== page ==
4.2 Small Average Deal Size
4.2 Small Average Deal Size
The second challenge that institutional investors face when considering allocation of capital to impact investments involves the size of the transactions. As Figure 18 illustrates, the average direct investment made by impact investment funds into impact enterprises is significantly less than the growth capital deals of traditional private equity firms in 2012.
To overcome the challenge of direct investment, institutional investors can make investments into impact investment private equity funds. However, the challenge is also acutely present for these investments. An anecdotal example helps illustrate this constraint. An impact investment fund manager described an investment meeting with a pension fund in which the investment committee explained that they would not take more than a 5% stake in a private equity fund and would not commit less than US$ 30 million; thus the impact investment fund would need to be at least US$ 600 million to even pass the pension fund’s initial screen. In reality, only 2% of impact investment funds would meet these criteria.78 This challenge is further illustrated in Figure 19, which shows the average individual allocation of capital to private equity by all major institutional investor types compared to the average investment sought by impact investment private equity funds.
Because the deal sizes are smaller, the costs of due diligence may be higher for impact investments and the deal economics may look fundamentally different. Sourcing the right deals in the pipeline can be costly, often requiring local country support, especially for deals in frontier markets. Although further work needs to be done to better understand the fundamental economics of impact investment deals, 58% of US-based pension funds surveyed said that impact investing involves a higher cost of due diligence than traditional investing. As one institutional investor explained during an interview, “The due diligence time required for a US$ 10 million investment is the same as the time required for a US$ 100 million investment; our resources are best spent on the larger deal.”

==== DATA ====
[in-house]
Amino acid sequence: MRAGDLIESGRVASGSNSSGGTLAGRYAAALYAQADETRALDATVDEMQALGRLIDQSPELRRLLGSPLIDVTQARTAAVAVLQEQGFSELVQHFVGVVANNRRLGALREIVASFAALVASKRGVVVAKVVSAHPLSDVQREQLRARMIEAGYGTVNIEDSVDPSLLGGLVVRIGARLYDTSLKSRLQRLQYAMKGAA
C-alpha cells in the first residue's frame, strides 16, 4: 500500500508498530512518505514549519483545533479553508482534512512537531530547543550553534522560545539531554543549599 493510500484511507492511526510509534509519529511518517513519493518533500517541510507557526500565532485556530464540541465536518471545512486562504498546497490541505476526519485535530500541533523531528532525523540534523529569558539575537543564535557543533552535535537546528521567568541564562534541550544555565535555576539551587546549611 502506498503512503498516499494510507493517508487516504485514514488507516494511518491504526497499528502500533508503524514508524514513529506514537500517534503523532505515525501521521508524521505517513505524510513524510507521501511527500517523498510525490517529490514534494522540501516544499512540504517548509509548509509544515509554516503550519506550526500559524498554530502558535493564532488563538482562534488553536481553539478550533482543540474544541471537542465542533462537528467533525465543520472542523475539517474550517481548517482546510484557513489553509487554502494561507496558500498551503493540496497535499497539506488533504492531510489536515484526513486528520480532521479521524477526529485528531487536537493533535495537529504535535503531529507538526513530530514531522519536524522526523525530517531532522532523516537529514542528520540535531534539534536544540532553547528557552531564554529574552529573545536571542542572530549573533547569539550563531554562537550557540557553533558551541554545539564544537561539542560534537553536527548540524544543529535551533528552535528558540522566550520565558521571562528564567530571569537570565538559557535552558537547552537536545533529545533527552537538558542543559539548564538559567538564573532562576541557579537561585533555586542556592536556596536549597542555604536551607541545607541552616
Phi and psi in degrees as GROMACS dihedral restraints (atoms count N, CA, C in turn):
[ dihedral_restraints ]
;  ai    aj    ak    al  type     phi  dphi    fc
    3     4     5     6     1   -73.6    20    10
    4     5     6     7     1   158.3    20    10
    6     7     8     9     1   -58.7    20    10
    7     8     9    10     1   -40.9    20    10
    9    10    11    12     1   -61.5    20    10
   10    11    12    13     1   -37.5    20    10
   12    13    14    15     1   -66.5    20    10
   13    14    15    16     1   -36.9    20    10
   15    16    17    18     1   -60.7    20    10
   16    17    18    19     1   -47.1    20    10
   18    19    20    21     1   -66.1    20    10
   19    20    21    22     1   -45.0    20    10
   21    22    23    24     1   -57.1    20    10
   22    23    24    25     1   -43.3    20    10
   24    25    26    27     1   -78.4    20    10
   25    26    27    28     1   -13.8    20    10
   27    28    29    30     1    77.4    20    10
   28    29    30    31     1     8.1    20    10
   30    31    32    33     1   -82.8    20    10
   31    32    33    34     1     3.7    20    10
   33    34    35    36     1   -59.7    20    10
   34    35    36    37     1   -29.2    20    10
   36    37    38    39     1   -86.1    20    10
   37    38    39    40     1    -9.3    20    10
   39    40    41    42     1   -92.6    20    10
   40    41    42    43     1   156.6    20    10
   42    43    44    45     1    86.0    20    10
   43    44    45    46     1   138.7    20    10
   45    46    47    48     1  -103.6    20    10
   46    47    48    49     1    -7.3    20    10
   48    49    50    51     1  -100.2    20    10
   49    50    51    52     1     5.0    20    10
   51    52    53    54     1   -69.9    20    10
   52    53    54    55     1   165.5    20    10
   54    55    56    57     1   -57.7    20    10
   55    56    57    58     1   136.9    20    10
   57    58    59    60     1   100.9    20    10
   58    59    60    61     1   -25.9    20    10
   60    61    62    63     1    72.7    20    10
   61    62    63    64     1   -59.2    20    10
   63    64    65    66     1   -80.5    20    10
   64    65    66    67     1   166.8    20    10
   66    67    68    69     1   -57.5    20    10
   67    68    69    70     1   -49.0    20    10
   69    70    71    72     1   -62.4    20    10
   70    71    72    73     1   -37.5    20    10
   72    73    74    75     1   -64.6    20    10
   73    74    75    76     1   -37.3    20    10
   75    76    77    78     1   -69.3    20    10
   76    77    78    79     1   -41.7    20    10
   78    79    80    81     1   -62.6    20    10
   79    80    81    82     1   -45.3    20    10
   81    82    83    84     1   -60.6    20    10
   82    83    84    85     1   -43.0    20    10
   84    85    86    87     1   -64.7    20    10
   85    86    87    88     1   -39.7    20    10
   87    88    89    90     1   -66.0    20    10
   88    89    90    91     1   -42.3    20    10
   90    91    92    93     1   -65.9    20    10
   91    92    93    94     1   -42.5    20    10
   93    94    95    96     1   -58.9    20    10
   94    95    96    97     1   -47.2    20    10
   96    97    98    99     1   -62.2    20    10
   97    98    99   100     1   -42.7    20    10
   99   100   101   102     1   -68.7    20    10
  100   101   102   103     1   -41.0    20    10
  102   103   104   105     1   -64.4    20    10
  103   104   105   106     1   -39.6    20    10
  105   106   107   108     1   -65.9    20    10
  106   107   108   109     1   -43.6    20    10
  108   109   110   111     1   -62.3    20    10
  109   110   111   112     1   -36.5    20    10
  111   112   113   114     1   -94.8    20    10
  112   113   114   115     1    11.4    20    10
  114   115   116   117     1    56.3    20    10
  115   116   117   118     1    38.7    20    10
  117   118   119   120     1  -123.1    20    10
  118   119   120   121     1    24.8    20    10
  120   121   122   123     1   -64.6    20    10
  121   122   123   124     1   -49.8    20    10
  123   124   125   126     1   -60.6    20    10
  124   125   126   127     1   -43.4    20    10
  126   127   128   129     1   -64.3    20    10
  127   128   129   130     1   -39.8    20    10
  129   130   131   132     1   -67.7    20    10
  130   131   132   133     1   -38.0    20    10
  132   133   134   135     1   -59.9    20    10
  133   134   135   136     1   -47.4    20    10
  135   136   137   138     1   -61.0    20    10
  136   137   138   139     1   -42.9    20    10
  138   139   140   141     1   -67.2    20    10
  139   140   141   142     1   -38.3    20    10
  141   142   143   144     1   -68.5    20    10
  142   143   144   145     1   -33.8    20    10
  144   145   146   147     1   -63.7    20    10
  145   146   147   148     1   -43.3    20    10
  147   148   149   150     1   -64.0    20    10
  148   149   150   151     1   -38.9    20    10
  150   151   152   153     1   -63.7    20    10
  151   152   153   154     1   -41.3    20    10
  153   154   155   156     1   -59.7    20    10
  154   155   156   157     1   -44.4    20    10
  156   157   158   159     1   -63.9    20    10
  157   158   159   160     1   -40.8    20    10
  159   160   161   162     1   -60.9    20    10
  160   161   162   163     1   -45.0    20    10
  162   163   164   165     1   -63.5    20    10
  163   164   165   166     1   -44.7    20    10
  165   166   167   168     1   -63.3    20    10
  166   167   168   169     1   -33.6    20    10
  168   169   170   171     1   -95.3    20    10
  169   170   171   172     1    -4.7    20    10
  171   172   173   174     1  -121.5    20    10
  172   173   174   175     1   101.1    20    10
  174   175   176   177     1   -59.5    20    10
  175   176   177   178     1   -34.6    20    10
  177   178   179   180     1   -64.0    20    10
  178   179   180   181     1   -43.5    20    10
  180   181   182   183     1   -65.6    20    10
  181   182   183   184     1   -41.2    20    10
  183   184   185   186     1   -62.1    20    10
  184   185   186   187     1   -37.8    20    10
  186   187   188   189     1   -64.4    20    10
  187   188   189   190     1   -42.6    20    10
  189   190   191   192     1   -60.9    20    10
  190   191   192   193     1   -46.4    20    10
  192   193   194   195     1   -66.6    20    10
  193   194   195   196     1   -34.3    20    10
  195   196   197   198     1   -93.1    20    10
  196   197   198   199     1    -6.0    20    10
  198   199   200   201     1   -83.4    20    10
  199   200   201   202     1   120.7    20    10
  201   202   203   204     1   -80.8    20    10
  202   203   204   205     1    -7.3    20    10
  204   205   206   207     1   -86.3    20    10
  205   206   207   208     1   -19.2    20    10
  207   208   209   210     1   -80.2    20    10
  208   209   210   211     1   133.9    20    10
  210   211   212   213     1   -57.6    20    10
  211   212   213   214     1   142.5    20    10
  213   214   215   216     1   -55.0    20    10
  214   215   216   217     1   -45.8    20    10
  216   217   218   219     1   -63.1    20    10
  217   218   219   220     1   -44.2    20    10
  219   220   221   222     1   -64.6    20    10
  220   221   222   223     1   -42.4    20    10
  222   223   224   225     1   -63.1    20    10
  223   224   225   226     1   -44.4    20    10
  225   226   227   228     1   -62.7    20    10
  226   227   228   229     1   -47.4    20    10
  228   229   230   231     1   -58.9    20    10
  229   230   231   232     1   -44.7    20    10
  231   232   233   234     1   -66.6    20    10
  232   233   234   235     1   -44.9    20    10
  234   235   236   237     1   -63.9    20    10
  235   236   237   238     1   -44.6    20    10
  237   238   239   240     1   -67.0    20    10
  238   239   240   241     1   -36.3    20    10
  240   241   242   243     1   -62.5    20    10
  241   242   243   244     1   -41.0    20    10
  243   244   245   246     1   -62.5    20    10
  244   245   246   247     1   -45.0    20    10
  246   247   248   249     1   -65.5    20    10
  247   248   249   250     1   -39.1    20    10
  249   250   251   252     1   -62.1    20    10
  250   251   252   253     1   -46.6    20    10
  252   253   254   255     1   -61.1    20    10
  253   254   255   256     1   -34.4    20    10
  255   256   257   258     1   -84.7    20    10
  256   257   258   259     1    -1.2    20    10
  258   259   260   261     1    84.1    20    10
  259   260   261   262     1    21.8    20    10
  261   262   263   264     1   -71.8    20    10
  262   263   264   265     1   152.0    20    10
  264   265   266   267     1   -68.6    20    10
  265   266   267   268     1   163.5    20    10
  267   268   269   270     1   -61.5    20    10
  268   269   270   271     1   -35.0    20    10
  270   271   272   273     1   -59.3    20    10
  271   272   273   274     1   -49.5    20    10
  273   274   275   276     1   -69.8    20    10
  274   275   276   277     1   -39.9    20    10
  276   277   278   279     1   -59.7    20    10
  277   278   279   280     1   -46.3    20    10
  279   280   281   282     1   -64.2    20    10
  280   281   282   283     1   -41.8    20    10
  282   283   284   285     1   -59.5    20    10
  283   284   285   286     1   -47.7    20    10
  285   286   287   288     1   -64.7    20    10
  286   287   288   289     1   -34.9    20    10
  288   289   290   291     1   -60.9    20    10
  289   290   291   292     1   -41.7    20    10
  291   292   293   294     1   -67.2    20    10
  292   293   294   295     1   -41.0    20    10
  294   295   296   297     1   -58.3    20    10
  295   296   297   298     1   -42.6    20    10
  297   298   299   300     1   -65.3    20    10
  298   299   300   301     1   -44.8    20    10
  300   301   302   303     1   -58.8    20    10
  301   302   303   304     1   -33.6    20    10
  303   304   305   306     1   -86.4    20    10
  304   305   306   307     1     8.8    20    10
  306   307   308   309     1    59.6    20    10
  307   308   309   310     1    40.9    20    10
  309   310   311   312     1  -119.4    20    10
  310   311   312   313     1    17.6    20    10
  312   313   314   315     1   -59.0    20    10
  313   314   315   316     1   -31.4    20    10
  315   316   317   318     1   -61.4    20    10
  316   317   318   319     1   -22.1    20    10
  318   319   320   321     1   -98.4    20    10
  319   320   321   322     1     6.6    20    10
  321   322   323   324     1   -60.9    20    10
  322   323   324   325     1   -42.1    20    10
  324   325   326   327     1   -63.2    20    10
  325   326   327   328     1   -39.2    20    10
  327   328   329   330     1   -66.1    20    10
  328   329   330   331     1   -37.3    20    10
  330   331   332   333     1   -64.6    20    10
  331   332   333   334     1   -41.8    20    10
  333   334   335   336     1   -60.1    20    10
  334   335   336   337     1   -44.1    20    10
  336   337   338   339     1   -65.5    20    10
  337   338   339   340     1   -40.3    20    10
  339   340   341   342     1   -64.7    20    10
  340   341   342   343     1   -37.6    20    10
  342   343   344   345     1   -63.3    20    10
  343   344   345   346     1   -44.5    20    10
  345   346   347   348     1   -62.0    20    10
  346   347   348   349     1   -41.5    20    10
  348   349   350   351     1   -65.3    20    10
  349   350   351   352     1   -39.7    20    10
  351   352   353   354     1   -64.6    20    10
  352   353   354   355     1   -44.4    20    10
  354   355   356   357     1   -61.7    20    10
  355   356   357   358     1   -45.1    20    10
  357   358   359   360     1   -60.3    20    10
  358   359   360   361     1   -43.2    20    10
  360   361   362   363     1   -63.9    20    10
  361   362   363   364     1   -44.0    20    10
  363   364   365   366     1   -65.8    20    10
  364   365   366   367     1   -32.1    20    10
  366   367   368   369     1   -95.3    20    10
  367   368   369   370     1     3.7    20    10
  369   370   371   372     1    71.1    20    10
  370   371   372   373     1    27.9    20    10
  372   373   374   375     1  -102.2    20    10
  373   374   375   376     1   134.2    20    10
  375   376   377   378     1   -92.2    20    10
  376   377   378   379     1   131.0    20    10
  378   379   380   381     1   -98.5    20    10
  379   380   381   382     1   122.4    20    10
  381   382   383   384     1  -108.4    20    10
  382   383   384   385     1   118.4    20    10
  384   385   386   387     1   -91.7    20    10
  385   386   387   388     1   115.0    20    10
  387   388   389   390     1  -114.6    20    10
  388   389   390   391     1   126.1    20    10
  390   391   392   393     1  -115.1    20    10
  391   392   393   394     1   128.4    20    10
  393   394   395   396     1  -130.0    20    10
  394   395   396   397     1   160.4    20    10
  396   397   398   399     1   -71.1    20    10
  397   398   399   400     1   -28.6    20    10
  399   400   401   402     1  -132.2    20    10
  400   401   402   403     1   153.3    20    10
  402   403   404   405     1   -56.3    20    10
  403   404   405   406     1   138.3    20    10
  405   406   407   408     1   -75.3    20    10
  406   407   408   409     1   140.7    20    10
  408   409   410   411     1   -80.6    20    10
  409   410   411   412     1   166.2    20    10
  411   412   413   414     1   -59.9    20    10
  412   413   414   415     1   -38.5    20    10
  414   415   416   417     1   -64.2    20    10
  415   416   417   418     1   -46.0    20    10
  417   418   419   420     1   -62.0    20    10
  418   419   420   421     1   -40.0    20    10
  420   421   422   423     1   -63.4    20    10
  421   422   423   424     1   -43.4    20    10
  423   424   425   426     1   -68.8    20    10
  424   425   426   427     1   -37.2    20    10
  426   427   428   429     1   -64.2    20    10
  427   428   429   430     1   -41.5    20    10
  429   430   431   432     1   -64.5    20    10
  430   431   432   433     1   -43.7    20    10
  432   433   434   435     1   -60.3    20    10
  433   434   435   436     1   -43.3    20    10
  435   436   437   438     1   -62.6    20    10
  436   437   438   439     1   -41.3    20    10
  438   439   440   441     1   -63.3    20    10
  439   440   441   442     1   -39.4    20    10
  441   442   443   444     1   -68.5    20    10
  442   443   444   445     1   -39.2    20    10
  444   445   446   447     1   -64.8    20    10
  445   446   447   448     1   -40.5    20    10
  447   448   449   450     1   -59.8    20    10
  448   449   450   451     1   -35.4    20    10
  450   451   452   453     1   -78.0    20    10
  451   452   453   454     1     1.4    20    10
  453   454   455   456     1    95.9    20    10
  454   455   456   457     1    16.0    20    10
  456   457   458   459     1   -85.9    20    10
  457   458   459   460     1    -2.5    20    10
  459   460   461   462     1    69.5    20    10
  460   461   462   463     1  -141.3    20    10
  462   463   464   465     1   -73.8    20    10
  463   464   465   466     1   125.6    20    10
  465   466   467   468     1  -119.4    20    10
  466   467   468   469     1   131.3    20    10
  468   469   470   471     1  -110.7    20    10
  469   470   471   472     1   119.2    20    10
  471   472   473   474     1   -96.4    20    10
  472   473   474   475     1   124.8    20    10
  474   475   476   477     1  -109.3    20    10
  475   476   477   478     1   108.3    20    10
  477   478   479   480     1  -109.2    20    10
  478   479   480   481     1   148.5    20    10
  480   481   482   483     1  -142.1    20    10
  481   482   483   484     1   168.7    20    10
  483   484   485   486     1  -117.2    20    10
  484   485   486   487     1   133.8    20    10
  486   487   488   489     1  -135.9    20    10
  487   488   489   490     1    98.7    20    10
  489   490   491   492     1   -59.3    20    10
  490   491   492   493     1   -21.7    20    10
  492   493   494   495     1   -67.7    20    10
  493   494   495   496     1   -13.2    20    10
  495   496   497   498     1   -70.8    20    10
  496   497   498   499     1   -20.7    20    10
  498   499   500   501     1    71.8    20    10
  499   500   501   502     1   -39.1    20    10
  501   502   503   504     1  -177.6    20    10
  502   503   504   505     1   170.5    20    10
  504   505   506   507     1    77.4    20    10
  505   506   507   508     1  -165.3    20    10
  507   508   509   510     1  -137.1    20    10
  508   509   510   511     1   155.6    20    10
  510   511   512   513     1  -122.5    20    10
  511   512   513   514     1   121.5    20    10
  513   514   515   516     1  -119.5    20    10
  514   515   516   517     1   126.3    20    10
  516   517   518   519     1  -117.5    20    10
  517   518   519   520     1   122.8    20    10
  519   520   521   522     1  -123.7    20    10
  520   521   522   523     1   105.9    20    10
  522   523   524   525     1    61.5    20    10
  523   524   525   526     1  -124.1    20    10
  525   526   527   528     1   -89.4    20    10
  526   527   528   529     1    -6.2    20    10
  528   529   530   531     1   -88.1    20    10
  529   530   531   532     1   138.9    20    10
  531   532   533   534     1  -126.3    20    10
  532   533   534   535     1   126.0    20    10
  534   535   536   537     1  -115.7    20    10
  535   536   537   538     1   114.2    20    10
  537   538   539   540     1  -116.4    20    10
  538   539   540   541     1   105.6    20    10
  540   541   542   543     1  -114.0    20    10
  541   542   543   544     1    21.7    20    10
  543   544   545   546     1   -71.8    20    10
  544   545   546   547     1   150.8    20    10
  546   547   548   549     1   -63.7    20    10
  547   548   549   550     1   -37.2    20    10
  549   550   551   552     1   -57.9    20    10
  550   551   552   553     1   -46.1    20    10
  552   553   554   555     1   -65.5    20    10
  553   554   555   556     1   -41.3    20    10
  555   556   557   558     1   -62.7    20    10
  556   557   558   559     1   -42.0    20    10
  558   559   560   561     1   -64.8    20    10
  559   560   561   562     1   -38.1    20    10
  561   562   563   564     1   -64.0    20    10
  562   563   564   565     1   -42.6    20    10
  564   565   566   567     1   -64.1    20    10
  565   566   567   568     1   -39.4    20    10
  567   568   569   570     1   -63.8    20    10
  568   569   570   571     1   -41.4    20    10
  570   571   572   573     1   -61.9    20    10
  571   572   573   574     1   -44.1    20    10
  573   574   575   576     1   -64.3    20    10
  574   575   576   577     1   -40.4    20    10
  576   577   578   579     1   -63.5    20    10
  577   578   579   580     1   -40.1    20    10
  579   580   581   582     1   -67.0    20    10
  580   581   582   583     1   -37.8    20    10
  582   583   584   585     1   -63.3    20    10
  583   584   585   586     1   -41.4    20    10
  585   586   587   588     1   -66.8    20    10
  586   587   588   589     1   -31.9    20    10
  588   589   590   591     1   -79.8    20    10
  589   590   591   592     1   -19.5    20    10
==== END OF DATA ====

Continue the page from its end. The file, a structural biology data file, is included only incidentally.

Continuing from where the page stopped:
One way that institutional investors have worked around the small deals is by investing in asset classes other than private equity and direct investment. As described in Section 3.4, impact investments in real estate, infrastructure and fixed income typically involve larger deal sizes and thus may be more applicable asset classes for large-scale institutional investors.
Source: Preqin; GIIN, Deloitte Analysis
Figure 19: Average Range of Individual Investment Commitment into Private Equity, by Institutional Investor (Gl
Note: Sovereign Wealth Funds (SWFs) average allocation range to Private Equity ranges from $46M to $118M; (but n = 10, so was excluded from the analysis). Analysis assumes that impact investment funds seek between 3% – 10% of fund size
Source: Preqin, Deloitte Analysis